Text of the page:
The current rates of AUD in Brazil are still a matter of concern, since it affects more than 6% of the female population. This rate is well above the 3.2% observed among women in the Americas and higher than the 2.9% observed among women in Europe.1 The stable but consistently elevated rates of AUD among females in Brazil should be the focus of more detailed investigation in the future.

There is a large body of evidence suggesting that abusive alcohol consumption is closely related to a range of risk behaviors and negative events, especially in LMICs such as Brazil.28 A previous study on sexual practices in a population sample from a southeastern Brazilian capital found that 14 and 23% of drug-using adolescents reported unprotected sex and abortion, respectively, with nearly one third of them reporting early pregnancy.29 Our findings show that the rates of unprotected sex, early pregnancy, and abortion are worryingly high in Brazil, and that those events are significantly associated with AUD. The results suggested a dose-response relationship between AUS and the investigated outcomes, in which either AUD or BD alone were sufficient to predict unprotected sex and abortion.

Our results show that more than one in 10 women in Brazil ≤ 20 years of age have been pregnant. Teenage pregnancy is a serious public health issue in LMICs, including Brazil, due to the short- and long-term negative consequences for mother and child.30 Our findings also show that more than 16% of the female population ≥ 14 years of age reported having had at least one pregnancy terminated, a rate well above the 9% previously estimated.10 Abortion is currently prohibited in Brazil (except in cases in which the life of the mother is at immediate risk, rape, and anencephaly).31 That discrepancy may be attributed to the discretionary method employed in drug use surveys such as this one. In addition to increasing public health care costs in the country,32 unsafe abortion is one of the main causes of maternal mortality, death resulting from physical complications and psychosocial factors.33 Although some interventions can be safe, simple, and effective, it is estimated that nearly 22 million unsafe abortions take place every year worldwide, significantly contributing to the global burden of maternal mortality and morbidity.34 In a recent survey, it was estimated that nearly 17 million unsafe abortions were performed in Brazil between 1996 and 2012, with an average of approximately 1 million procedures per year.35 Brazil’s current restricted abortion legislation leads women faced with unwanted pregnancies to practice self-induced abortion or undergo the procedure at clandestine abortion clinics, putting their lives at risk. Policy and regulatory barriers also limit access to post-abortion services, resulting in missed opportunities for educational and therapeutic interventions that could prevent future abortions.34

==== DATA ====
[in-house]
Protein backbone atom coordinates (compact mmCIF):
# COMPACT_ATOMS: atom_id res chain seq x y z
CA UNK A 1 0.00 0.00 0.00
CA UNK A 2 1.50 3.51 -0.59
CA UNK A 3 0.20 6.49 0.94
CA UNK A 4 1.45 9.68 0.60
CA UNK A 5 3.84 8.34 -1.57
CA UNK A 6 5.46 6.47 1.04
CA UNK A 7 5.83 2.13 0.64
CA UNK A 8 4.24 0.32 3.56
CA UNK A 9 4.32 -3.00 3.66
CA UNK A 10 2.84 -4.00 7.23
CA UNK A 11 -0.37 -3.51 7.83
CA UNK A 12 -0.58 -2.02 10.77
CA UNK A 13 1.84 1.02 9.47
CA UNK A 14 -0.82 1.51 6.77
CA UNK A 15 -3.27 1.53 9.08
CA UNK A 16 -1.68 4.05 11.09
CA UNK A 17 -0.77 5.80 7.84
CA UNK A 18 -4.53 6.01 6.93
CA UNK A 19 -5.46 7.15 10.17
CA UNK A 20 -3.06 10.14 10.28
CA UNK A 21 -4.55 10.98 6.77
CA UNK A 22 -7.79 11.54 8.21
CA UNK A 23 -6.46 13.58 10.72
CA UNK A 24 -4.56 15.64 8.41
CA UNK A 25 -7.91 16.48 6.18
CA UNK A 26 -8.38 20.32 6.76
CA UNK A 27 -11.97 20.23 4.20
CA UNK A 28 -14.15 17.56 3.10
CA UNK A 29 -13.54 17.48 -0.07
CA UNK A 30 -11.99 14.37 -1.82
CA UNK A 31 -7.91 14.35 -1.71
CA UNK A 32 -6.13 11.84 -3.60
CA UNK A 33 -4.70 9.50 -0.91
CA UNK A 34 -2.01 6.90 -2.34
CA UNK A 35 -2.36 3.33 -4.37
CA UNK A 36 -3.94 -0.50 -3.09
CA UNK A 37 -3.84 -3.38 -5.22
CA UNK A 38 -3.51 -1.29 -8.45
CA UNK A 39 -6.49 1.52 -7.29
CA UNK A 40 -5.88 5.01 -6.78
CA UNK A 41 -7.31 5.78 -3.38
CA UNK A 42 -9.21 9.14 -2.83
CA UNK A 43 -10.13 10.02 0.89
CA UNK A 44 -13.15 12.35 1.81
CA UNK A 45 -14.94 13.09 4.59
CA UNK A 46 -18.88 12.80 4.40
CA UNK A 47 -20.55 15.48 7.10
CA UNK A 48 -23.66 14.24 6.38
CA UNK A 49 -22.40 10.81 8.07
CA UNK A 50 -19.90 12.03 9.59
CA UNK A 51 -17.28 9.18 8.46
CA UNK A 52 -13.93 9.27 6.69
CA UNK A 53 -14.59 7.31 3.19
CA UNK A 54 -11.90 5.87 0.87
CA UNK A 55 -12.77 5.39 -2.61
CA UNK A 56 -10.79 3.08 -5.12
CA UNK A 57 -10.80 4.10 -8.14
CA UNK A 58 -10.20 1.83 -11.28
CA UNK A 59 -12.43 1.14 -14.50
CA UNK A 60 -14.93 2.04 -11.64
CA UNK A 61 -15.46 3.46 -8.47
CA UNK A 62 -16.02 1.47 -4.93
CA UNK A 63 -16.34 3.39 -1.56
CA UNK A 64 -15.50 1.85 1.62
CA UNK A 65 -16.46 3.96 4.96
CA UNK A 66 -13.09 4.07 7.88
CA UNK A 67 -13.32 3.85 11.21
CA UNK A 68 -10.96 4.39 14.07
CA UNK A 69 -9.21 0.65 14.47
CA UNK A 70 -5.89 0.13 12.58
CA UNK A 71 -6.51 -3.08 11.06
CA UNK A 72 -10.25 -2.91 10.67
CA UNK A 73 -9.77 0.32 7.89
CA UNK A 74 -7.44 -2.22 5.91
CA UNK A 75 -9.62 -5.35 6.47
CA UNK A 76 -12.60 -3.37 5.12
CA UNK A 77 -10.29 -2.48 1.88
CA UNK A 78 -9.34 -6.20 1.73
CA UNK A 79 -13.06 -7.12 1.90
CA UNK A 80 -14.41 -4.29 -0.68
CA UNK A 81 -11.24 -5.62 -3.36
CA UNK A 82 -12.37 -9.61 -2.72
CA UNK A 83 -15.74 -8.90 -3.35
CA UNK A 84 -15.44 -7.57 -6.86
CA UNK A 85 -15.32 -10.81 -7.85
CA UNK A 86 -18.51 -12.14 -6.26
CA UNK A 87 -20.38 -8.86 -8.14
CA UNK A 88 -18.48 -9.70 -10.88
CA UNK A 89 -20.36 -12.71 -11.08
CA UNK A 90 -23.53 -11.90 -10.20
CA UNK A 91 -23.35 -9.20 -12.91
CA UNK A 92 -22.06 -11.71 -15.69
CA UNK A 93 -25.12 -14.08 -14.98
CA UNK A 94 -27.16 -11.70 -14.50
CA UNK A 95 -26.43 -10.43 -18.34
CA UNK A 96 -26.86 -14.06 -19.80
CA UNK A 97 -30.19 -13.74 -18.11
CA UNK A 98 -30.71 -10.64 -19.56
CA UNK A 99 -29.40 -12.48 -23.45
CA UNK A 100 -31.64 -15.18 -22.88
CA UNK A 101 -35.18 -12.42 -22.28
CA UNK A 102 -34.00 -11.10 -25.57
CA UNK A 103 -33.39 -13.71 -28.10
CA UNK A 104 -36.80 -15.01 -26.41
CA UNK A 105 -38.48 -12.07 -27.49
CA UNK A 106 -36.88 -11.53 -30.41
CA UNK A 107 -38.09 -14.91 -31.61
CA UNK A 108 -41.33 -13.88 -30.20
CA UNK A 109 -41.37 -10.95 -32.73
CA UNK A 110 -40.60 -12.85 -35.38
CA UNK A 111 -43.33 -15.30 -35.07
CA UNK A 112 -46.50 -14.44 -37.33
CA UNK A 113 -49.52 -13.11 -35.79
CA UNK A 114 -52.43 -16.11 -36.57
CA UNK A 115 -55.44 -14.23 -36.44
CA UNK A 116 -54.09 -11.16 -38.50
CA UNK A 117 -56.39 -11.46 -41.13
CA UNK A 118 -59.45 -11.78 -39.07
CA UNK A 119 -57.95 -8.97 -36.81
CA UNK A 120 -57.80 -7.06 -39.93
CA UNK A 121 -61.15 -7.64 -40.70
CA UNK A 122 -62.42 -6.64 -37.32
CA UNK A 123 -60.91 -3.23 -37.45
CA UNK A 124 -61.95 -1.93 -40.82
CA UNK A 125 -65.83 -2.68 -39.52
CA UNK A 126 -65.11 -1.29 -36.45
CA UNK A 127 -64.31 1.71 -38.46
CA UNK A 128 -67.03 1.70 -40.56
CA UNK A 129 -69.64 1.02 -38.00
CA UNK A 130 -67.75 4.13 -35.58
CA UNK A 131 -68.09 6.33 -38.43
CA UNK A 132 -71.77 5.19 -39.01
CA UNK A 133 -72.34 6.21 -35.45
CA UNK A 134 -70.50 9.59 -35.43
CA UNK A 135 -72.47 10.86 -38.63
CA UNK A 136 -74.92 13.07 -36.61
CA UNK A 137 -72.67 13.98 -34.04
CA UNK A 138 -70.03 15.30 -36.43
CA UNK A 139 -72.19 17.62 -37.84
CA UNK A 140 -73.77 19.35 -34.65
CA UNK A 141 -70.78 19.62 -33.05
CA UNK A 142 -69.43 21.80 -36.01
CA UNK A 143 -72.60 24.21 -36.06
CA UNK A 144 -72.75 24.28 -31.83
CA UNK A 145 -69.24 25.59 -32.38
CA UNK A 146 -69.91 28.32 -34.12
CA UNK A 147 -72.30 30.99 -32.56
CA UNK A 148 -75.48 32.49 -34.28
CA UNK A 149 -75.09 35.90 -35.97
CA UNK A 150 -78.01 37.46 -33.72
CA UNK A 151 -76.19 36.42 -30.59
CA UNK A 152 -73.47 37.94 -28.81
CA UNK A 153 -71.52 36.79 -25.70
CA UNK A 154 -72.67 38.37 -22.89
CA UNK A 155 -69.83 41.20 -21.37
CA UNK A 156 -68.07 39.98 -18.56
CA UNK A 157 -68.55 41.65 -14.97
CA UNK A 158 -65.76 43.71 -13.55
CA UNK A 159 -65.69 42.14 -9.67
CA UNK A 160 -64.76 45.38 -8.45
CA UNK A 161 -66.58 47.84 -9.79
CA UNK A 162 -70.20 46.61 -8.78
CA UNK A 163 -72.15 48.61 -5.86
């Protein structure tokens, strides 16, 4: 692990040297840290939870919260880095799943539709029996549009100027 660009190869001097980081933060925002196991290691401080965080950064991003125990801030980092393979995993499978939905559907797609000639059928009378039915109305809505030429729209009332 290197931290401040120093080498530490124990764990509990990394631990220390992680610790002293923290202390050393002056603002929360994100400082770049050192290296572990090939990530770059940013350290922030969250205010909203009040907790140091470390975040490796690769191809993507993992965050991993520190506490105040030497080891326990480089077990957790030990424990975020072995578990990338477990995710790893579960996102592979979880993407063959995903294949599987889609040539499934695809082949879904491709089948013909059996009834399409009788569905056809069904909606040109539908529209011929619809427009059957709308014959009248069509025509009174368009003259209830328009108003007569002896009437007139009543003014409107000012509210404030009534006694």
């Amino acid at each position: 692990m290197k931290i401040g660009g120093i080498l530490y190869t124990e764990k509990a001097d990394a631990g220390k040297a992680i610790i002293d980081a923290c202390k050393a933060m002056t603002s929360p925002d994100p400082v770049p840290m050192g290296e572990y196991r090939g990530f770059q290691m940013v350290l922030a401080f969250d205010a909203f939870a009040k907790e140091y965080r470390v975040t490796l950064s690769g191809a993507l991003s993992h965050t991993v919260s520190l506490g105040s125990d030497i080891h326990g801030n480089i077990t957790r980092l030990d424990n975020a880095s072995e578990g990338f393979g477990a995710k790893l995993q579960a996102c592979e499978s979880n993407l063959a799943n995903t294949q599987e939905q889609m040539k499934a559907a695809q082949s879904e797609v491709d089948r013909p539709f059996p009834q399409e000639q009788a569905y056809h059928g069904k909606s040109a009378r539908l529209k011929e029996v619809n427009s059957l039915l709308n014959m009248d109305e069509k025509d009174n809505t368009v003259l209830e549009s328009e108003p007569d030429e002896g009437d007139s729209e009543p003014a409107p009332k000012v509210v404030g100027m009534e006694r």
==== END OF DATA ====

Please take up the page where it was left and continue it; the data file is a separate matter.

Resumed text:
The serial mediation model confirmed that harmful AUS (BD or BD+AUD) increases the probability of abortion via early pregnancy, although that relationship was not found to be dependent on the frequency of unprotected sex. To our knowledge, the proposed path from AUS to abortion has not previously been explored. However, our hypothesis is in line with previous evidence showing an association between AUS and early pregnancy,36-38 as well as between AUS and abortion.9,39 The association between harmful drinking patterns and unprotected sex has been quite well established in the literature.38,40 Contrary to our hypothesis, we did not find unprotected sex to be a mediator of the association between AUS and abortion. We can speculate that even though the rates of unprotected sex were high (being reported by more than one third of the female population), it does not necessarily lead to pregnancy, a necessary condition for the abortion outcome. Therefore, unprotected sex was not found to play a role in that relationship. Due to the cross-sectional design of the study, a causal chain cannot be established, since it is not possible to known if women abort because they drink more and, therefore, expose themselves to unprotected sex, or if they drink more after the traumatic experience of abortion or if they had a previous pattern of carelessness regarding sexual exposure. Although we cannot make inferences regarding causal influences, the associations presented here are strong enough to indicate the need for the development of future longitudinal studies on alcohol use to explore causal mechanisms related to the impacts of alcohol use on risk exposure and female reproductive health.

The intrinsic limitations of this study should be mentioned. Due to methodological changes in data collection between 2006 and 2012, it was not possible to analyze the trends of risk behaviors between the two waves of the survey.